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Algebra of displacement operator

  1. Oct 23, 2016 #1
    1. The problem statement, all variables and given/known data

    Given an operator ##D(\alpha)=\exp\ (\alpha a^{\dagger}-\alpha^{*}a)## and a function ##g(a,a^{\dagger})##, where ##a## and ##a^{\dagger}## are operators and ##\alpha## and ##\alpha^{*}## are complex numbers, show that

    ##D^{-1}(\alpha)g(a,a^{\dagger})D(\alpha)=g(a+\alpha, a^{\dagger}+\alpha^{*})##

    2. Relevant equations

    3. The attempt at a solution

    ##D^{-1}(\alpha)g(a,a^{\dagger})D(\alpha)##

    ##=\exp\ (-\alpha a^{\dagger}+\alpha^{*}a)\ g(a,a^{\dagger})\ \exp\ (\alpha a^{\dagger}-\alpha^{*}a)##

    ##=(1-\alpha a^{\dagger}+\alpha^{*}a)\ g(a,a^{\dagger})\ (1+\alpha a^{\dagger}-\alpha^{*}a)##

    ##=g(a,a^{\dagger})+\alpha^{*}[a,g(a,a^{\dagger})]-\alpha[a^{\dagger},g(a,a^{\dagger})]##.

    On the other hand,

    ##g(a+\alpha, a^{\dagger}+\alpha^{*})##

    ##=g(a, a^{\dagger}) + \alpha \frac{\partial g(a,a^{\dagger})}{\partial \alpha} + \alpha^{*} \frac{\partial g(a,a^{\dagger})}{\partial \alpha^{*}}##.

    This seems to suggest that

    ##\frac{\partial g(a,a^{\dagger})}{\partial \alpha^{*}}=[a,g(a,a^{\dagger})]##

    and

    ##\frac{\partial g(a,a^{\dagger})}{\partial \alpha}=-[a^{\dagger},g(a,a^{\dagger})]##.

    Am I missing something here?
     
  2. jcsd
  3. Oct 23, 2016 #2
    You can't expand the operators like that - this assumes that ##\alpha## is infinitesimal, which is not true.
    First, establish how ##a## and ##a^{\dagger}## transform under the action of the displacement operator i.e. what are ##D(\alpha)^{-1} a D(\alpha)## and ##D(\alpha)^{-1} a^{\dagger} D(\alpha)##. Then insert factors of ##D(\alpha) D^{-1} (\alpha)## between each pair of creation/annihilation operators in ##g(a,a^{\dagger})##.
     
  4. Oct 23, 2016 #3
    But ##g(\alpha,\alpha^{\dagger})## is a generic function, and might not have pairings of ##a## and ##a^{\dagger}##.
     
  5. Oct 23, 2016 #4
    I think its fair to assume that any reasonably well behaved function of the operators can be expressed as a sum of operator products. After all, most elementary functions of operators (eg. exponential) are defined in terms of their power series expansions.
     
  6. Oct 23, 2016 #5
    But, the exponential ##\exp(a)## of an operator ##a## is

    ##\exp(a)=1+a+\frac{1}{2!}a^{2}+\frac{1}{3!}a^{3}+\dots##

    So, this is not a sum of operator products.
     
  7. Oct 23, 2016 #6
    What I meant by operator products is any term of the form ##a^{n}##, ##\left(a^{\dagger}\right)^{m}##, ##\left(a^{\dagger}\right)^{m}a^{n}##, ##\left(a^{\dagger}\right)^{m}a^{n} \left(a^{\dagger}\right)^{k} ##, and so on so forth.
     
  8. Oct 23, 2016 #7
    Okay, so I have

    ##D(\alpha)^{-1}aD(\alpha) = \exp(-\alpha a^{*}+\alpha^{*}a)a\exp(\alpha a^{*}-\alpha^{*}a)##

    Do I expand the exponential ##\exp(-\alpha a^{*}+\alpha^{*}a)## and use ##[a,a^{\dagger}]=1##?
     
  9. Oct 23, 2016 #8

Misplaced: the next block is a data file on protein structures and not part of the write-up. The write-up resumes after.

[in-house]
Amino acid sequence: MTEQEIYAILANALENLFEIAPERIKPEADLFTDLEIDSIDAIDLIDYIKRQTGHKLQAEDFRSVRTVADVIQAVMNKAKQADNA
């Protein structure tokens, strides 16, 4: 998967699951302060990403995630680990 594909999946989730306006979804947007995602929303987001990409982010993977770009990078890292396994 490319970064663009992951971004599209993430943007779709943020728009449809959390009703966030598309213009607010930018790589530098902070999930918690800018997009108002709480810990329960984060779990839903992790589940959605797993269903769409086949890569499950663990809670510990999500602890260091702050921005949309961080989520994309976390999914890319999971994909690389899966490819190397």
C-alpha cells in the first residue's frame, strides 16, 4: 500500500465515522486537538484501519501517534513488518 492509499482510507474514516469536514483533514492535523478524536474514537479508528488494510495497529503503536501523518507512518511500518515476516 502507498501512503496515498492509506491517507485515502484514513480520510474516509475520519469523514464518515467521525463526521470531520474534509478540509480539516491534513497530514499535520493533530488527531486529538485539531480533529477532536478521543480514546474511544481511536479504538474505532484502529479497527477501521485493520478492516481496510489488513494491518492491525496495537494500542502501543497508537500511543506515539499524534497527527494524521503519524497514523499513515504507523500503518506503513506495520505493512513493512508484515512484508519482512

Yup, or you can just use the Baker-Hausdorff- Campbell formula (if you don't want to prove it)
     
  10. Oct 23, 2016 #9
    So, I get ##\exp(-\alpha a^{*}+\alpha^{*}a)=\exp(-\alpha a^{*})\ \exp(\alpha^{*}a)## using BCH, but I still have to expand ##\exp(-\alpha a^{*})## to find out how it commutes with ##a##, right?
     
    Last edited: Oct 23, 2016
  11. Oct 24, 2016 #10
    I was referring to this particular form of the BCH lemma:
    [tex]e^{iG\lambda}A e^{-iG\lambda} = A + i\lambda [G,A] + \frac{\left(i\lambda\right)^2}{2!}[G,[G,A]]+\ldots+\frac{(i\lambda)^n}{n!}\underbrace{[G,[G,[G,\ldots[G}_{n\ times},A]]]\ldots]+\ldots[/tex]
    Also, your result isn't right; you're missing a factor of ##e^{-|\alpha|^2/2}##.
     
  12. Oct 30, 2016 #11
    Ok, so, using the Baker-Campbell-Hausdorff lemma

    $$e^{iG\lambda}A e^{-iG\lambda} = A + i\lambda [G,A] + \frac{\left(i\lambda\right)^2}{2!}[G,[G,A]]+\ldots+\frac{(i\lambda)^n}{n!}\underbrace{[G,[G,[G,\ldots[G}_{n\ \text{times}},A]]]\ldots]+\ldots,$$

    we have

    ##D(\alpha)^{-1}aD(\alpha)##

    ##= \exp(-\alpha a^{\dagger}+\alpha^{*}a)a\exp(\alpha a^{\dagger}-\alpha^{*}a)##

    ##= a + [-\alpha a^{\dagger}+\alpha^{*}a,a]##

    ##= a- [\alpha a^{\dagger},a] + [\alpha^{*}a,a]##

    ##= a- \alpha[a^{\dagger},a] + \alpha^{*}[a,a]##

    ##= a- \alpha[a^{\dagger},a]##

    ##= a+ i\alpha##.

    Am I correct?
     
  13. Oct 30, 2016 #12
    Almost; there shouldn't be a factor of ##i##. The commutator is just ##-1##. Now just repeat the same for ##a^{\dagger}##.
     
  14. Oct 30, 2016 #13
    I did, and I got the desired answer.

    I was wondering if the formula you quoted is a different version of the BCH formula.
     
  15. Oct 31, 2016 #14
    It has the same origin really - its just convenient because this particular form (i.e. transformations) appears very frequently in quantum mechanics. I believe it's discussed in most standard texts such as Sakurai if you want more specific details.
     
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